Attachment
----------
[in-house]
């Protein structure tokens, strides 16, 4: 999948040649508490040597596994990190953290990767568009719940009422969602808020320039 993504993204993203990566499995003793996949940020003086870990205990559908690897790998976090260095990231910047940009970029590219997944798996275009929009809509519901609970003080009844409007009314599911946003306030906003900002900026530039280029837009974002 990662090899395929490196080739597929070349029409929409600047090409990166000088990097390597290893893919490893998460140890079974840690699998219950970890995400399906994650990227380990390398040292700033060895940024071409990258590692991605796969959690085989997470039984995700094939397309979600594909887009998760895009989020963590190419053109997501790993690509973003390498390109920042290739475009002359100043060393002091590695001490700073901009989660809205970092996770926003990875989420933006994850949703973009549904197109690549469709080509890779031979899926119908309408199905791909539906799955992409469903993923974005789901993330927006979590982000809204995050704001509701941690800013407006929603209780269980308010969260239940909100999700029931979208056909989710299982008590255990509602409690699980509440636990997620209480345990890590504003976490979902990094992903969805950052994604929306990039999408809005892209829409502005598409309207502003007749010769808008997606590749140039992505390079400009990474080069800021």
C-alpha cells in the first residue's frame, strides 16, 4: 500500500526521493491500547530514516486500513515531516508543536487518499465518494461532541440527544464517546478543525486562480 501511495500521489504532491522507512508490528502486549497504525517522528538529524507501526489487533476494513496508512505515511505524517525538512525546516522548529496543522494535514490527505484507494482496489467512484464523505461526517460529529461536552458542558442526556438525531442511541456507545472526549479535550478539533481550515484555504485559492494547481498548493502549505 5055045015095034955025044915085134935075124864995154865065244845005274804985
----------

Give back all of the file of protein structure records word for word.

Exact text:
[in-house]
């Protein structure tokens, strides 16, 4: 999948040649508490040597596994990190953290990767568009719940009422969602808020320039 993504993204993203990566499995003793996949940020003086870990205990559908690897790998976090260095990231910047940009970029590219997944798996275009929009809509519901609970003080009844409007009314599911946003306030906003900002900026530039280029837009974002 990662090899395929490196080739597929070349029409929409600047090409990166000088990097390597290893893919490893998460140890079974840690699998219950970890995400399906994650990227380990390398040292700033060895940024071409990258590692991605796969959690085989997470039984995700094939397309979600594909887009998760895009989020963590190419053109997501790993690509973003390498390109920042290739475009002359100043060393002091590695001490700073901009989660809205970092996770926003990875989420933006994850949703973009549904197109690549469709080509890779031979899926119908309408199905791909539906799955992409469903993923974005789901993330927006979590982000809204995050704001509701941690800013407006929603209780269980308010969260239940909100999700029931979208056909989710299982008590255990509602409690699980509440636990997620209480345990890590504003976490979902990094992903969805950052994604929306990039999408809005892209829409502005598409309207502003007749010769808008997606590749140039992505390079400009990474080069800021």
C-alpha cells in the first residue's frame, strides 16, 4: 500500500526521493491500547530514516486500513515531516508543536487518499465518494461532541440527544464517546478543525486562480 501511495500521489504532491522507512508490528502486549497504525517522528538529524507501526489487533476494513496508512505515511505524517525538512525546516522548529496543522494535514490527505484507494482496489467512484464523505461526517460529529461536552458542558442526556438525531442511541456507545472526549479535550478539533481550515484555504485559492494547481498548493502549505 5055045015095034955025044915085134935075124864995154865065244845005274804985